OMFS is a small surgical specialty and BAOMS is an even smaller group within that. We need to make the most use of all the talent, skills and enthusiasm available.
Unconscious Bias by its nature can reduce the pool of talent available or reduce the effectiveness of a group. This checklist is taken from peer review publications. It is not definitive but should be used when inviting people to contribute to BAOMS, appointing roles, and building groups.
Perception (stereotype-based) Bias
- Consider the whole bench of talent and narrow it down from there. Actively consider female and younger colleagues (including trainees when appropriate) for roles e.g. session chairs at ASM.
- Play devil's advocate when there are no significantly different perspectives raised.
- BAOMS includes surgeons from across UK and Ireland. Consider geographical areas not currently included in your group.
- Restate success criteria and key objectives (e.g., what's expected of a person for that particular role and level). Actively listen to the devil's advocate.
Leniency Error, Self-serving Bias, Similar-to-me Bias
- Actively consider colleagues whom you do not know personally. Ask widely.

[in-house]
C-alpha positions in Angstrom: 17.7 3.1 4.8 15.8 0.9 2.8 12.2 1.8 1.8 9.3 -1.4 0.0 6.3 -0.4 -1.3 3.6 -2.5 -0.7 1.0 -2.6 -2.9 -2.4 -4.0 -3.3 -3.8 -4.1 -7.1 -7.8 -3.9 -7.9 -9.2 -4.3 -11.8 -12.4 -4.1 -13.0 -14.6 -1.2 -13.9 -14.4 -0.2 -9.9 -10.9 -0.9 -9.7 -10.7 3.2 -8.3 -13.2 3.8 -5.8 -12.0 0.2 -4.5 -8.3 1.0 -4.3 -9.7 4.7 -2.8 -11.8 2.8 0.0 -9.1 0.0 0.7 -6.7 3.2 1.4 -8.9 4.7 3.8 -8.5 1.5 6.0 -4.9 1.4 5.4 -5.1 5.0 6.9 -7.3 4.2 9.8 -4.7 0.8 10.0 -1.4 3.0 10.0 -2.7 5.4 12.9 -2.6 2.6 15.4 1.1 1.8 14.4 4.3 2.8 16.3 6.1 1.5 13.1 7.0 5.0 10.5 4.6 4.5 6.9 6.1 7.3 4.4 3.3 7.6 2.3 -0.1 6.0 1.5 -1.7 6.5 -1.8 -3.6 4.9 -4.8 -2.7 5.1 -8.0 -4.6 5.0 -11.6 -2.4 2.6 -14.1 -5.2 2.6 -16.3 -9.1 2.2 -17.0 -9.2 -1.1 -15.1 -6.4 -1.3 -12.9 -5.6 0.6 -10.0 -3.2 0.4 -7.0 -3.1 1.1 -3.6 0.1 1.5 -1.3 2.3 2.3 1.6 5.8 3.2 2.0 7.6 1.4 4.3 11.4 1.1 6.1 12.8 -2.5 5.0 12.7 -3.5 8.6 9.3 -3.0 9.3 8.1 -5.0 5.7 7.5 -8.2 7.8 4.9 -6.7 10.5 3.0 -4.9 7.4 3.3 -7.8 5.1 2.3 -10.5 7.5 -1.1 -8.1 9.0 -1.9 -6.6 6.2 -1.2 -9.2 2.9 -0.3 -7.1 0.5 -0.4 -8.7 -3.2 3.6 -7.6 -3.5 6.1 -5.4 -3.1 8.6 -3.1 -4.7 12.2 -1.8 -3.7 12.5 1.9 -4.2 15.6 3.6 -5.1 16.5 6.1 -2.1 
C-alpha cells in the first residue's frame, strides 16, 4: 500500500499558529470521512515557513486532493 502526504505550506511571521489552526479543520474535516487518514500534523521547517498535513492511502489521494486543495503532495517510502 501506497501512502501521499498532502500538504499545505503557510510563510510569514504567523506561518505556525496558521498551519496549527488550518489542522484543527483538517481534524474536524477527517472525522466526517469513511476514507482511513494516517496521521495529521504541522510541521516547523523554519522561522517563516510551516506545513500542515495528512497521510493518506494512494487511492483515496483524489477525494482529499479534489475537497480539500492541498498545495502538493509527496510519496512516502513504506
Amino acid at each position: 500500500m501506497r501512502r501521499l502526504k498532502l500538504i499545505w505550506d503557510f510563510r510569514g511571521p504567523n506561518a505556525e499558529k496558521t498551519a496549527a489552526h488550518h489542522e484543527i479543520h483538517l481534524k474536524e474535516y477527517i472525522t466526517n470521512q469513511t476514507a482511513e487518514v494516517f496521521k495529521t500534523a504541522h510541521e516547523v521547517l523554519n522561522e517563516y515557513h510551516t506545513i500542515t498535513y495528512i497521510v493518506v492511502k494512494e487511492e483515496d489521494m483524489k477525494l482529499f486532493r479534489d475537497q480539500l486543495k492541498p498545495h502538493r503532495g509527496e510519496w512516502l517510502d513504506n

- Gender focused language is a relatively easy bias to recognise but as most writing is unconscious, may be difficult to avoid in first drafts . Harsh corrections can be hurtful, but appropriate writing is inclusive.
- Actively consider people who are not like yourself and ask is your first choice just because they are like you.
- Look dispassionately at the qualities someone will bring, not just because you like them.
Confirmation Bias and Group Think
- This is the follow-on to perception bias, actively seeking to confirm your pre-existing ideas and assumptions. Group think is confirmation bias shared across a number of people.
How to use this checklist:
Share the checklist when there is a risk of bias: when you are considering assembling a group of presenters for a meeting, or recruiting to a seminar, or building a working group, any task where bias might happen.
Set clear criteria: write down the essential requirements and desirable qualities before you write down any names. Deciding on criteria rather personalities helps avoid bias. Make these transparent with teammates.
Widen the group involved in selection: ask for advice/suggestions from people who ‘do not look like you’ or ‘are not in your peer group’. Remember to involve trainees (of differing levels of experience).
Encourage accountability by all team members to explain decision-making: evaluations, peer reviews, or any other kind of decision-making about people.
Stop & Think: check yourself before making a people-decision when you're in stressful situations or under tight deadlines especially when you are the only one making the decision(s).
As you finalise your selection, consider there checklist again: encourage the selection group and those with whom you discuss it to call out bias if they think there are better alternatives which you have not considered.
Empower everyone to call out unconscious bias by calling it out yourself. Actively solicit input from people and say "thank you" when your bias is pointed out. If you get it wrong, apologize.